V is for Vailima

Vailima_RLS_SNPG Vailima_RLS_NewCaltonBuryingGround_1 Vailima_RLS_NewCaltonBuryingGround_2

Robert Louis Stevenson (1850–94) bought the estate of Vailima in January 1890, having arrived in Samoa the previous month. He wrote the poem ‘The tropics vanish…’ about the same time. In it he imagines he is high on the Pentland Hills just south of Edinburgh, looking over on the city, before he zooms in on the family vault in the New Calton Burying Ground, where his grandfather and other relatives are buried. Many of them were engineers, and the family became known as ‘the Lighthouse Stevensons’, for all the lighthouses they built around the Scottish coasts. The poem was published posthumously in Songs of Travel (1895), a volume prepared by Stevenson before his death.

Far set in fields and woods, the town I see
Spring gallant from the shallows of her smoke,
Cragged, spired, and turreted, her virgin fort
Beflagged. About, on seaward-drooping hills,
New folds of city glitter…

There, on the sunny frontage of a hill,
Hard by the house of kings, repose the dead,
My dead, the ready and the strong of word.
Their works, the salt-encrusted, still survive;
The sea bombards their founded towers; the night
Thrills pierced with their strong lamps. The artificers,
One after one, here in this grated cell,
Where the rain erases, and the rust consumes,
Fell upon lasting silence…

There are photographs of RLS at Vailima at https://www.capitalcollections.org.uk (search for ‘Vailima’).

W is for Waverley

Waverley_Scott_04 Waverley_1814 Waverley_Scott_03

Waverley_Scott_05 Waverley_Scott_02 Waverley_Scott_01

Walter Scott (1771–1832) published his first novel, Waverley; or, ‘Tis Sixty Years Since, in 1814. He was already famous for such poems as The Lay of the Last Minstrel (1805) and The Lady of the Lake (1810), but the novel was published anonymously, and Scott didn’t admit publicly to writing this and the many novels that followed until 1827. Waverley is set during the Jacobite Rebellion of 1745, and narrates the adventures of a young English nobleman who finds himself in Bonnie Prince Charlie’s army. But he’s never quite sure which side he wants to be on, hence his name. The railway station at the east end of Princes St which opened in 1846 was named after Scott’s work. In 2014, to celebrate the 200th annversary of the novel’s appearance, and the re-opening of the line between Edinburgh and the Scottish borders, quotations from Scott’s works were installed around the station by Edinburgh City of Literature.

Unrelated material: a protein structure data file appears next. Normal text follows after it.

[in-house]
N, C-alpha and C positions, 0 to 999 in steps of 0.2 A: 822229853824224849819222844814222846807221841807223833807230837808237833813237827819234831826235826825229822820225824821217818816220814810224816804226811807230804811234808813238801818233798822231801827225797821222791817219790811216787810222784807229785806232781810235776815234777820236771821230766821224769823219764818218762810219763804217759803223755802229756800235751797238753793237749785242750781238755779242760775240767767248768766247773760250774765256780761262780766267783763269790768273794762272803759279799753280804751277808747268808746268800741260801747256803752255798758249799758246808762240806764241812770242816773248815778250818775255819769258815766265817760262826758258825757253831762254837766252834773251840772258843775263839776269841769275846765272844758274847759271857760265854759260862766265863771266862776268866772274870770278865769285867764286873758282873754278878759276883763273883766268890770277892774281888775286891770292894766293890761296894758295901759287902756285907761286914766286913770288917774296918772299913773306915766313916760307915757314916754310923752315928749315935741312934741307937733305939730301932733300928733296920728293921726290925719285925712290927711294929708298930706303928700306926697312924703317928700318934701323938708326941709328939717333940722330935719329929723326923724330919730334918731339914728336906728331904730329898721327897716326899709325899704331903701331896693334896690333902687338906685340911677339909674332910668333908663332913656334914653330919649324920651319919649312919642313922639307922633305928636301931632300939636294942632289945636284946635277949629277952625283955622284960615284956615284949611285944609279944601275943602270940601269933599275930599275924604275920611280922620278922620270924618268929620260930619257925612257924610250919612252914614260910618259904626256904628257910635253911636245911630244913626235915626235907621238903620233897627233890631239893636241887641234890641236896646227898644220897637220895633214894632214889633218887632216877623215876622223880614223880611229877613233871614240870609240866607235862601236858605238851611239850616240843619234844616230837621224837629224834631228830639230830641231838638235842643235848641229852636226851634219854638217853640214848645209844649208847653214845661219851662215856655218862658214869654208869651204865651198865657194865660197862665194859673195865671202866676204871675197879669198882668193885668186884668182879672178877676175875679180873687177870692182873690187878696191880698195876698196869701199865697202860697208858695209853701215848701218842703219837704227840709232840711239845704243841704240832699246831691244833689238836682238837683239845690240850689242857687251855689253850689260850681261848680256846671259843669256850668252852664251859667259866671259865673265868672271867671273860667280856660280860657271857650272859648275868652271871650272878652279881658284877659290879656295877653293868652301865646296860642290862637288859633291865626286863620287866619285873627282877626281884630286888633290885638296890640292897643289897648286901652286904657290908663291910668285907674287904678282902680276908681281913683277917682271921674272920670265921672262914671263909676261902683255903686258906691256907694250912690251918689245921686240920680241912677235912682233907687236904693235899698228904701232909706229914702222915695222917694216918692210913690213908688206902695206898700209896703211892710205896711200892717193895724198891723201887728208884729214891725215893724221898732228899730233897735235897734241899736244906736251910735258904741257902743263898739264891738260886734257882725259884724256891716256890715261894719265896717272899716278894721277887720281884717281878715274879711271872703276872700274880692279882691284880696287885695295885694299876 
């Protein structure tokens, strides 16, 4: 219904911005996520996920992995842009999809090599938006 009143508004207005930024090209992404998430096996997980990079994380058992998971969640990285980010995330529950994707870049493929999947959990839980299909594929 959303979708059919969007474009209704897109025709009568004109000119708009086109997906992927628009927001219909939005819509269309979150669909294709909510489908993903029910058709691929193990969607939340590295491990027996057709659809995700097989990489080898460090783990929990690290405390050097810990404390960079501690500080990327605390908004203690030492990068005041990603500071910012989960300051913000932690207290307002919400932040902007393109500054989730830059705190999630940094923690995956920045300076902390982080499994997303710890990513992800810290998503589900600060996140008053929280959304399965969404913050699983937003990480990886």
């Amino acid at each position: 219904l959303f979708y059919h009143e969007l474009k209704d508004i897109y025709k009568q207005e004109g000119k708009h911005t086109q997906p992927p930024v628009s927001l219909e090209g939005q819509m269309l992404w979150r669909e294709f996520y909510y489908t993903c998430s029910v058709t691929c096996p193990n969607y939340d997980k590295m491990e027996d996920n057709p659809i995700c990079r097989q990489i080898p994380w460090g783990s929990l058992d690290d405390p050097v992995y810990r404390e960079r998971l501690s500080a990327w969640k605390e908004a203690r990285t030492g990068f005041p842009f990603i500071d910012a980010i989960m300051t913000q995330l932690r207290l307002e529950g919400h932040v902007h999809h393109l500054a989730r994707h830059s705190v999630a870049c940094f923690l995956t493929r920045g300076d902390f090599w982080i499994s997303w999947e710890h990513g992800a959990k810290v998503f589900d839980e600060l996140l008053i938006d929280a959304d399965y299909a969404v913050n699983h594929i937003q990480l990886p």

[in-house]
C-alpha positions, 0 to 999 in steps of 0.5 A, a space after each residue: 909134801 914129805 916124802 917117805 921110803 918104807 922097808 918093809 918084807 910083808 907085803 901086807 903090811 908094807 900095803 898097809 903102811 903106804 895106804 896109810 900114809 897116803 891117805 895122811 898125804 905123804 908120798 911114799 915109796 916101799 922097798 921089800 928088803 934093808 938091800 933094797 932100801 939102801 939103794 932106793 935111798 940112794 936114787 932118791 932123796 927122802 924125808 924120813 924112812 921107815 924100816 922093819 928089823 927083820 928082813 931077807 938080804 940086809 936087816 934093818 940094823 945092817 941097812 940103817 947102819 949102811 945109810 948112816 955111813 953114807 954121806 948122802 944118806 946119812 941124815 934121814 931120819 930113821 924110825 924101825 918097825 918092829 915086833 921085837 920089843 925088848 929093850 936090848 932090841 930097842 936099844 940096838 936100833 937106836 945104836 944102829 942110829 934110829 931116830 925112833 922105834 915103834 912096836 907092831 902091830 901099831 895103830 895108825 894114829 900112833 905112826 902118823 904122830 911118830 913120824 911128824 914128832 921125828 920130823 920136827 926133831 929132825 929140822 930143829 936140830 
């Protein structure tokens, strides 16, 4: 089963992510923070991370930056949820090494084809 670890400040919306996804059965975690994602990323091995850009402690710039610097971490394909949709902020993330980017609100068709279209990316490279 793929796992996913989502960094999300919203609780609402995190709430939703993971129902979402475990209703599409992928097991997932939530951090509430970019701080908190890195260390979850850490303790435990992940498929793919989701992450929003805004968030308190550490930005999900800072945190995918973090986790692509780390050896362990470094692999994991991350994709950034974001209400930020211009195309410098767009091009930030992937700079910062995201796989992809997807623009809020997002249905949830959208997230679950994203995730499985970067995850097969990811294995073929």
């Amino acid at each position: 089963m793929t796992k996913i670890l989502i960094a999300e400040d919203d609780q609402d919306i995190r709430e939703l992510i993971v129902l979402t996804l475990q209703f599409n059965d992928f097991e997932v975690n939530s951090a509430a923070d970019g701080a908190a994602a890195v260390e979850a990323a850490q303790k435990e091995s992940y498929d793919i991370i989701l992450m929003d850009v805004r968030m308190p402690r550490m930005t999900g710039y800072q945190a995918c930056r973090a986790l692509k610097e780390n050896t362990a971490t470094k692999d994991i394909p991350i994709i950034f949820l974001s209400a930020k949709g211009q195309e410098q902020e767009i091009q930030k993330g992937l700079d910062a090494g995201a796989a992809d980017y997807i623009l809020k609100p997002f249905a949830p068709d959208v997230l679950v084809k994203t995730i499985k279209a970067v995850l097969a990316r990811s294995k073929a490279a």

X is for Charles X

X_HolyroodAbbey X_AFrenchKingAtHolyrood

In the past the area around Holyrood Palace was a debtor’s sanctuary. One man who took advantage of that sanctuary was Charles Bourbon, Comte d’Artois (1757–1836), the youngest brother of Louis XVI, guillotined after the French revolution. Charles left France and raised an army to fight the revolutionaries, which lost the first battle it fought. The now heavily indebted Charles fled to Britain; to protect him from his creditors the government sent him north to Holyrood, where he lived from 1796 to 1803. He later returned to mainland Europe, and to France itself after Napoleon’s defeat at Waterloo. In 1824 he became king, but his unpopularity led to his overthrow in 1830 and, given those still outstanding earlier debts, his return to Holyrood.